Film Review | The Matrix

How do you build a cult hit? What are the necessary components of a story which lodges itself in a segment of society so deeply they breed an entire aesthetic? The Matrix is a case study in the cult-hit phenomenon. A pair of siblings, the Wachowskis, had managed to work up a couple of projects with moderate success before scoring the big one with The Matrix. Like many cult hits, the cast is good but wouldn’t have blown anyone away at the time. Keanu Reeves, a personal favorite, was not even the first choice for the part but in his meandering and diverse career has rarely been quite as perfect as he was for the protagonist, Neo. The villain, played by a ferocious Hugo Weaving, is nameless and ubiquitous and defines himself in one of the many pristine martial arts scenes with the following lines:

“You hear that Mr. Anderson?… That is the sound of inevitability… It is the sound of your death… Goodbye, Mr. Anderson…”

Agent Smith
The Matrix

“…I believe that, as a species, human beings define their reality through misery and suffering. The perfect world was a dream that your primitive cerebrum kept trying to wake up from.”

Agent Smith

The story plays with the viewer’s sense of reality through the eyes and understanding of Reeves’ character. The sets are grimy subways, abandoned townhouses, and a cold industrial urban center. Even living beings are mechanical, greyscale, and rote. It’s philosophical science-fiction, presenting the question of “what is real?” The final answer doesn’t arrive until the third film in the series and with a fourth on the way, I’m sure there’s more on the Wachowski’s mind regarding that subject. However, the way the question is asked is an extremely visceral way to approach an otherwise esoteric subject. I would love to launch into an exposition on the various philosophical approaches to the question, and those of us who embrace that conversation connect with The Matrix. But it doesn’t force the viewer to deal with the philosophical, instead, it lays it gently on the foundation and then yanks you through an action-packed love story about destiny, identity, and freedom.

“This is your last chance. After this, there is no turning back. You take the blue pill – the story ends, you wake up in your bed and believe whatever you want to believe. You take the red pill – you stay in Wonderland and I show you how deep the rabbit-hole goes.”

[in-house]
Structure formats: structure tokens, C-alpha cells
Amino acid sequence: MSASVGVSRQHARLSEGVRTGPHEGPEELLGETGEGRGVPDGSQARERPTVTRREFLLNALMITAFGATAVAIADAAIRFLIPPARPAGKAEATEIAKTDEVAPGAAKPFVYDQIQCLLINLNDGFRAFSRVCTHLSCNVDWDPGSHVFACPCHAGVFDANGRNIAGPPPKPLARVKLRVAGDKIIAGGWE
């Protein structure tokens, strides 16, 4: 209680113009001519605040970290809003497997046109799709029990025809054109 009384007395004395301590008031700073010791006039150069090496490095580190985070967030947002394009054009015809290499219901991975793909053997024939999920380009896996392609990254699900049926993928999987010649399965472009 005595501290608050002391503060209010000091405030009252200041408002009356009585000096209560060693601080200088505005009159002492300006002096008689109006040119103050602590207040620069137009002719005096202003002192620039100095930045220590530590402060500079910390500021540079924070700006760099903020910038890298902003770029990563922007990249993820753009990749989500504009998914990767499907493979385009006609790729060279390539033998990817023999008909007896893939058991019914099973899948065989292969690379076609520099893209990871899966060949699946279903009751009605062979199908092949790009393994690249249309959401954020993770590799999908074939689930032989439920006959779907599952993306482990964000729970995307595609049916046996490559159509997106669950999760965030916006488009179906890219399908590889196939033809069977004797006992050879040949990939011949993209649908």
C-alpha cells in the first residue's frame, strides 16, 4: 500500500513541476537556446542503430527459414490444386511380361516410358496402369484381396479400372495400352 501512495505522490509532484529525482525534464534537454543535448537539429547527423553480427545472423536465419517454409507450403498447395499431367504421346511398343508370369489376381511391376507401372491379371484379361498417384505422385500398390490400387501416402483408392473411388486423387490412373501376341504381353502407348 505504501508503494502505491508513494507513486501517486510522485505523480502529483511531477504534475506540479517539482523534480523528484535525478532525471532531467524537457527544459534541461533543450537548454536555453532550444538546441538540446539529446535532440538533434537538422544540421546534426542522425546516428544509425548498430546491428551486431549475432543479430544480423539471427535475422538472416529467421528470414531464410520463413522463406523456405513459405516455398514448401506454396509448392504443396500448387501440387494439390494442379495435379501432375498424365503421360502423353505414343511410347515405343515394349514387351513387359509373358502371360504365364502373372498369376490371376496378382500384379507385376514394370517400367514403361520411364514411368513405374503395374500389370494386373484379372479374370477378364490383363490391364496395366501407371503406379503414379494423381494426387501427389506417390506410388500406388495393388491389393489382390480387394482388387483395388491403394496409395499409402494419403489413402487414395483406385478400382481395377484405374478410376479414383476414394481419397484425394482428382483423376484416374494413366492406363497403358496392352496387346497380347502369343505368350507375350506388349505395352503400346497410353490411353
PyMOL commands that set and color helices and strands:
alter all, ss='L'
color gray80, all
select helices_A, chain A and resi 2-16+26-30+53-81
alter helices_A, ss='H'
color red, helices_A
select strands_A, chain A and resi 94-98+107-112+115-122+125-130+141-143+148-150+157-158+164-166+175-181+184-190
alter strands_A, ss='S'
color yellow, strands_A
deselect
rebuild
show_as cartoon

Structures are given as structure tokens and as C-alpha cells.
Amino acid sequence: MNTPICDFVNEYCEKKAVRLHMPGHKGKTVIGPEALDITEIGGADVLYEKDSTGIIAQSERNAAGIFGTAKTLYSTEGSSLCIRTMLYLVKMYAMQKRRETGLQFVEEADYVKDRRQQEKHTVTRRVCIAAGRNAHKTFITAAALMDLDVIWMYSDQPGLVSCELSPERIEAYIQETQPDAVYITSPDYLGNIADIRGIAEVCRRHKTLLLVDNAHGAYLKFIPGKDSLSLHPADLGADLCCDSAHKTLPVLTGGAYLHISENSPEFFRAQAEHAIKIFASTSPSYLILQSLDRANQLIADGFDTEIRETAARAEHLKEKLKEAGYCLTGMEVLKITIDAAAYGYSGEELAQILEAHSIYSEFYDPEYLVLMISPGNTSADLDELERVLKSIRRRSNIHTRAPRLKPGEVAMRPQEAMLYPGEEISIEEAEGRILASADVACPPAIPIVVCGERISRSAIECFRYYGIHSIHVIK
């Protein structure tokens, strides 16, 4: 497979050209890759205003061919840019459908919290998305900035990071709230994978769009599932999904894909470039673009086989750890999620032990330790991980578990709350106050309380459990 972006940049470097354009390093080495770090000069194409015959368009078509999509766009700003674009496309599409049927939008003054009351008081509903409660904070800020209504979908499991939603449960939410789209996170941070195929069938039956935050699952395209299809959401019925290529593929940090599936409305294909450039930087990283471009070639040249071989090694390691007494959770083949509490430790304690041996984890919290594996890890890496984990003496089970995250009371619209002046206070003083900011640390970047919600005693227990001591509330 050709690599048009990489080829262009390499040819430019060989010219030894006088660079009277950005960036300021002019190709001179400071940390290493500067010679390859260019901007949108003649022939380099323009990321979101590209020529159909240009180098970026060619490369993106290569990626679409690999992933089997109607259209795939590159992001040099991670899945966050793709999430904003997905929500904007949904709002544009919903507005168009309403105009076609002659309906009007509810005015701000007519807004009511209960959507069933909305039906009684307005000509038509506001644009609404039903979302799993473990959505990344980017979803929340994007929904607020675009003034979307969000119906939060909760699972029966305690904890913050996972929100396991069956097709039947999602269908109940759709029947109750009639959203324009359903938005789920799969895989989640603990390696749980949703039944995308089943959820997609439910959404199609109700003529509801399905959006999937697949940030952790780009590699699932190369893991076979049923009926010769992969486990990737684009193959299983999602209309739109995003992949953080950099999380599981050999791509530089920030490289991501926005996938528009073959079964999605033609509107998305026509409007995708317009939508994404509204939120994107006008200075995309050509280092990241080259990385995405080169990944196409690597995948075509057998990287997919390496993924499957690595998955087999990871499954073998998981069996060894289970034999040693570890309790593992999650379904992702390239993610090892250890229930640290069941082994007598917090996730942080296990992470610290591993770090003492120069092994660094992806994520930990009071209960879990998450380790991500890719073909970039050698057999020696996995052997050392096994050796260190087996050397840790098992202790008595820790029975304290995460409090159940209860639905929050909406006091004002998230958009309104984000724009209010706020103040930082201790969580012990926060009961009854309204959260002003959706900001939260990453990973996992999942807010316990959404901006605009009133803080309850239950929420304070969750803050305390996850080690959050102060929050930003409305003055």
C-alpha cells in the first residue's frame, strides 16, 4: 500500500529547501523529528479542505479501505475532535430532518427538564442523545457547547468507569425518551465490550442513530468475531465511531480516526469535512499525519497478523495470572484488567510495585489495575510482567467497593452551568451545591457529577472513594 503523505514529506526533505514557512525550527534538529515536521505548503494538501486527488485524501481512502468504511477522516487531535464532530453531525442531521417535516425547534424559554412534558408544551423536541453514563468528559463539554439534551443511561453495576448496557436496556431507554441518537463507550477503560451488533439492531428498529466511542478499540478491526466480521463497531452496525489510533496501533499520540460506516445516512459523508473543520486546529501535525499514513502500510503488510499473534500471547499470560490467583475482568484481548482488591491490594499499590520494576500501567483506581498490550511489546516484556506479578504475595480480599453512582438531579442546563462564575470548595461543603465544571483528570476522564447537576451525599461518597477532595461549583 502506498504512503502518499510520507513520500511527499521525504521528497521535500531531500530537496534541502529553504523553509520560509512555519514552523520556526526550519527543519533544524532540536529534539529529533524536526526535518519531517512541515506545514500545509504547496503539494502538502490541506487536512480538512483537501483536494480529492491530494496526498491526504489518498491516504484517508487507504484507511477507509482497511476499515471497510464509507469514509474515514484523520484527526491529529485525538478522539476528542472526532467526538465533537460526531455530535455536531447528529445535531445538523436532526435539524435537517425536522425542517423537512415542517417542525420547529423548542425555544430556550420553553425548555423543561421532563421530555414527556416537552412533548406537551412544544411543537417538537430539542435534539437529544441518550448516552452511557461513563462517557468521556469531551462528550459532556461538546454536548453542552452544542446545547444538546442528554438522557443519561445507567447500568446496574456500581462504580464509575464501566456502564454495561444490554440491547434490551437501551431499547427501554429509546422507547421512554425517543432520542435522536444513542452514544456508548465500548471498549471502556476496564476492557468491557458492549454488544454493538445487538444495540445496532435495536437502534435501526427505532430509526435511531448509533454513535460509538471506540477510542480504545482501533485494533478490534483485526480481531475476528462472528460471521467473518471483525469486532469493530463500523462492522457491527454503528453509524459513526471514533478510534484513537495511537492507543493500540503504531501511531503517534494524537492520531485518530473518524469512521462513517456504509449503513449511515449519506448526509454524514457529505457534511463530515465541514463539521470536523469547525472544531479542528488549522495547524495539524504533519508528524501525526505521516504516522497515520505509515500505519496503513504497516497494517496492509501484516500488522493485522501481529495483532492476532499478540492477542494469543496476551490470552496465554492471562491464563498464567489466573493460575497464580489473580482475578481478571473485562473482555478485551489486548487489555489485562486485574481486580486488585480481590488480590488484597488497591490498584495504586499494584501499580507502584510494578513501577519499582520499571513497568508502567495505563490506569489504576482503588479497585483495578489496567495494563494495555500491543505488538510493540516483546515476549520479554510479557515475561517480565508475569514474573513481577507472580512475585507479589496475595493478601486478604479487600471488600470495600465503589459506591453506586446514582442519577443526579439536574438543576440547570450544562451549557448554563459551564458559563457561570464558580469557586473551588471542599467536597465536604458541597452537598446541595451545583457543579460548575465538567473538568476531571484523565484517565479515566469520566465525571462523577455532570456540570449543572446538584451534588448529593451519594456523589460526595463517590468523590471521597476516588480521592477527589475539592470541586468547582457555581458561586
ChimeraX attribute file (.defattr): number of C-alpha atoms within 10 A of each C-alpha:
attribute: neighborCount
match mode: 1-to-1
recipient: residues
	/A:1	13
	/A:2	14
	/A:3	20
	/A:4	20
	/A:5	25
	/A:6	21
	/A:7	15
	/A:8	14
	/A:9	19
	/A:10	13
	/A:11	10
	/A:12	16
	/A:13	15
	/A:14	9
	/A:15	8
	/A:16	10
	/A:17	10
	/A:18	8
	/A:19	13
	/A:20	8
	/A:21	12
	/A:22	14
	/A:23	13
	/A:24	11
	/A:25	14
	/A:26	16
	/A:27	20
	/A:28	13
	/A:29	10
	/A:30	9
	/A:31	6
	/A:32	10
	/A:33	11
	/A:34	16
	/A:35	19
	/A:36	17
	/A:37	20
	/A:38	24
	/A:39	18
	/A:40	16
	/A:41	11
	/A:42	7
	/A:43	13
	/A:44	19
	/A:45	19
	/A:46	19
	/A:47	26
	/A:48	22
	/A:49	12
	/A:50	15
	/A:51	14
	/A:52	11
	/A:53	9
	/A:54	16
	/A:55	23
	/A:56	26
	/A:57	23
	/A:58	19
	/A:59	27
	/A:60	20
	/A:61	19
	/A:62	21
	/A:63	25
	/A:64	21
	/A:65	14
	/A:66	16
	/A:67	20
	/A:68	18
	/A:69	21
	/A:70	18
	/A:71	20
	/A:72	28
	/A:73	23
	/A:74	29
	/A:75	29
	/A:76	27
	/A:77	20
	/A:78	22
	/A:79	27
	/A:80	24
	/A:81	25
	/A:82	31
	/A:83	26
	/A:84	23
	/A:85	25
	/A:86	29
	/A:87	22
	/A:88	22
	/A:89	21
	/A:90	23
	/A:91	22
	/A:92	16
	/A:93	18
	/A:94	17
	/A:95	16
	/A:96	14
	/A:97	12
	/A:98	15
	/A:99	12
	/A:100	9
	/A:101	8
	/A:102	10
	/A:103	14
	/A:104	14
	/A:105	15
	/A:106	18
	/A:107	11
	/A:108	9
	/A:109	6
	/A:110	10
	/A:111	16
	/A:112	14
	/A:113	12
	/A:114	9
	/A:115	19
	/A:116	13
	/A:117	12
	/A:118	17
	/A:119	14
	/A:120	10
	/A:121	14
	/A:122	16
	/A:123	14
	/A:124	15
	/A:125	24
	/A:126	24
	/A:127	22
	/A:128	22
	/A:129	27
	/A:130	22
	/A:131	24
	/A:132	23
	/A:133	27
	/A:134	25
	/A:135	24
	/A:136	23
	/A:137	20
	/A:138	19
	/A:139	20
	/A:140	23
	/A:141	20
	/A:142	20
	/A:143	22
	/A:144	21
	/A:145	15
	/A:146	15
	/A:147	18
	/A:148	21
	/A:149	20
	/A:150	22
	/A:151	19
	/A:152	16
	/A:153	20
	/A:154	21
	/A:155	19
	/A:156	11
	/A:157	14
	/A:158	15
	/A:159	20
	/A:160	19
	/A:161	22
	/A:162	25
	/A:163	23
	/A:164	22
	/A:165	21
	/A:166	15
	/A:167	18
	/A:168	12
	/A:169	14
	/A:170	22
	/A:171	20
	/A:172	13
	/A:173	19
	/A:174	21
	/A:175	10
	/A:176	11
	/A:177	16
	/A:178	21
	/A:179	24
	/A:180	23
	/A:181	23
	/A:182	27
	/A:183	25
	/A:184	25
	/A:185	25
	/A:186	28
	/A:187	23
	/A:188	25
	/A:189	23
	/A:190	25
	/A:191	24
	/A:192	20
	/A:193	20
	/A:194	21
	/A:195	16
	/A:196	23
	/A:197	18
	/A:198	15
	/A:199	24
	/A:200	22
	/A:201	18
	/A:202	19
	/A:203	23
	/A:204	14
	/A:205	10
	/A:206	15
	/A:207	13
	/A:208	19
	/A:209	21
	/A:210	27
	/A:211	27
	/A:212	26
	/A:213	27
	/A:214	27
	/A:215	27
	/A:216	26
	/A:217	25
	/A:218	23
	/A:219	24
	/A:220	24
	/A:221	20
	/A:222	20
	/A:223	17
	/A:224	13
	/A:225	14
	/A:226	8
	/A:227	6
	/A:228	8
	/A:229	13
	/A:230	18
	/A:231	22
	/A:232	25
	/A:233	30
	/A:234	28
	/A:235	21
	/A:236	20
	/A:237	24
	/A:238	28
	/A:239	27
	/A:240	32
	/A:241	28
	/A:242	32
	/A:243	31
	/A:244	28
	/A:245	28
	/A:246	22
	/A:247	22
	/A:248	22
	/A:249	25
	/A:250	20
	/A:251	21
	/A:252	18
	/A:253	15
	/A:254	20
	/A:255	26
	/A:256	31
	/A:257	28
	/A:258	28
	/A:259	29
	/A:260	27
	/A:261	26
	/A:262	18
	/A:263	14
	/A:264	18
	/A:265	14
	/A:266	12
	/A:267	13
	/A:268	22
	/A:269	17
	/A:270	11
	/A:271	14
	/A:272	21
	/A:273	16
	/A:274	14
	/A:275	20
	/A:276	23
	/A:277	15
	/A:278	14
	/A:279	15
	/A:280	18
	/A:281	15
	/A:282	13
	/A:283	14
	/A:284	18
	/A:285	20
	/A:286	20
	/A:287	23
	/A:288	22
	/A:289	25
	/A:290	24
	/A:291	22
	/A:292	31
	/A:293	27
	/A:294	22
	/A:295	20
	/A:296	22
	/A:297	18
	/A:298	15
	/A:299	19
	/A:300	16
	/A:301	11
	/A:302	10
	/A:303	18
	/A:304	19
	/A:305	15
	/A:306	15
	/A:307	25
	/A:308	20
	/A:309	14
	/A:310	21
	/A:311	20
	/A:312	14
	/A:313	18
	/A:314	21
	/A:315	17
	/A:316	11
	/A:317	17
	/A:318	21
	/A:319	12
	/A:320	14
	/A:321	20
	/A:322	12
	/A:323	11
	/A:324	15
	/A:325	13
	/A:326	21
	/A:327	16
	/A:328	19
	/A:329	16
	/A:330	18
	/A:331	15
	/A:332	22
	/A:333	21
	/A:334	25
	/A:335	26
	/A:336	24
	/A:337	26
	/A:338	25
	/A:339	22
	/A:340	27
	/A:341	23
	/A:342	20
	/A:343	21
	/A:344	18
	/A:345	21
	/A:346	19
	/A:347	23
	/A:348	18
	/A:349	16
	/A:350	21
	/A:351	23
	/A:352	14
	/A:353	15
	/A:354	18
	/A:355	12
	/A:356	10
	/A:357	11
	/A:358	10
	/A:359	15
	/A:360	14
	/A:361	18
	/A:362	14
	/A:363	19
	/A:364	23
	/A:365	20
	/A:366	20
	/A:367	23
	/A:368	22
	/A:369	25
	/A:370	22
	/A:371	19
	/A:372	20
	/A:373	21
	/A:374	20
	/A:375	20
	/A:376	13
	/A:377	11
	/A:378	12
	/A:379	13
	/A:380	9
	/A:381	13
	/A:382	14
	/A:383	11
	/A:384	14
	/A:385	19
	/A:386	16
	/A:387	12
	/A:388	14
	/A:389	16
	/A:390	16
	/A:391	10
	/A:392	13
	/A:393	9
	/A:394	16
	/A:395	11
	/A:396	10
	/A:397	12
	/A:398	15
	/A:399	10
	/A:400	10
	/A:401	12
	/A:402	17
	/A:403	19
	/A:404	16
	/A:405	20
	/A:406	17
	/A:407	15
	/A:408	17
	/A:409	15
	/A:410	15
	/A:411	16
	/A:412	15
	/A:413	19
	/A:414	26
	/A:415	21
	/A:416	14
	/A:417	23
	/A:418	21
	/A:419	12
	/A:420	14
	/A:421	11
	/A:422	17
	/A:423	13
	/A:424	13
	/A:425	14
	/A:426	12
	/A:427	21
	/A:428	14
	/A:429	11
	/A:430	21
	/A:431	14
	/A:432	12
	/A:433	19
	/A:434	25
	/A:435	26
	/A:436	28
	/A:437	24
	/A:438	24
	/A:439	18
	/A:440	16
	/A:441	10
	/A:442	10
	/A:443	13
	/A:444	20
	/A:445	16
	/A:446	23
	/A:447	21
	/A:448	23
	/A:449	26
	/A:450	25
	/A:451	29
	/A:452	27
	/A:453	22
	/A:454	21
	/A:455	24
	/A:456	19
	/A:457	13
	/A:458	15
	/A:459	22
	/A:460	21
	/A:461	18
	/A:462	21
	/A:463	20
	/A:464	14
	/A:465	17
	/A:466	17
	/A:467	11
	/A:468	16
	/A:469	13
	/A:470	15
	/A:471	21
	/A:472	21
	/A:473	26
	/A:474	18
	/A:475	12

“Welcome to the desert of the real.”


As the lead, Neo’s journey to ascendancy is grounded in an identifiable personality, clumsiness, awkwardness, and loneliness. He is ripped out of his life and has no thoughts about what he’s leaving behind because he’s a loner. What he ultimately finds, the piece of the puzzle which validates the whole roller-coaster ride is the human connection of love. That theme is fleshed out extensively throughout the remaining installments of the trilogy. 

“I’m going to show them a world without you. A world without rules and controls, without borders or boundaries. A world where anything is possible. Where we go from there is a choice I leave to you.”


“…after nine years, you know what I realize? Ignorance is bliss.”


The Matrix works for several reasons. It has memorable lines delivered in memorable ways, it has exciting action sequences with “suspended time” special effects that changed the industry, it builds a world that is intricate, detailed, and interesting, it taps into the struggle for freedom, and has parallels to a messiah narrative. It also resonated with the 90s grunge/emo subculture at the very deepest levels. You can still find it bundled with other emo classics Fight Club and Swordfish. Of the era, it stands head and shoulders above the rest as a testament to the power of good storytelling.

I unequivocally recommend it.

Published by Dave Prinz

When I'm not writing, looking at Baseball stats, watching movies, or reading - I'm the content editor at The Buzz. Go Braves, Go Vikes, Go Bucks, Go Pens, Go USA

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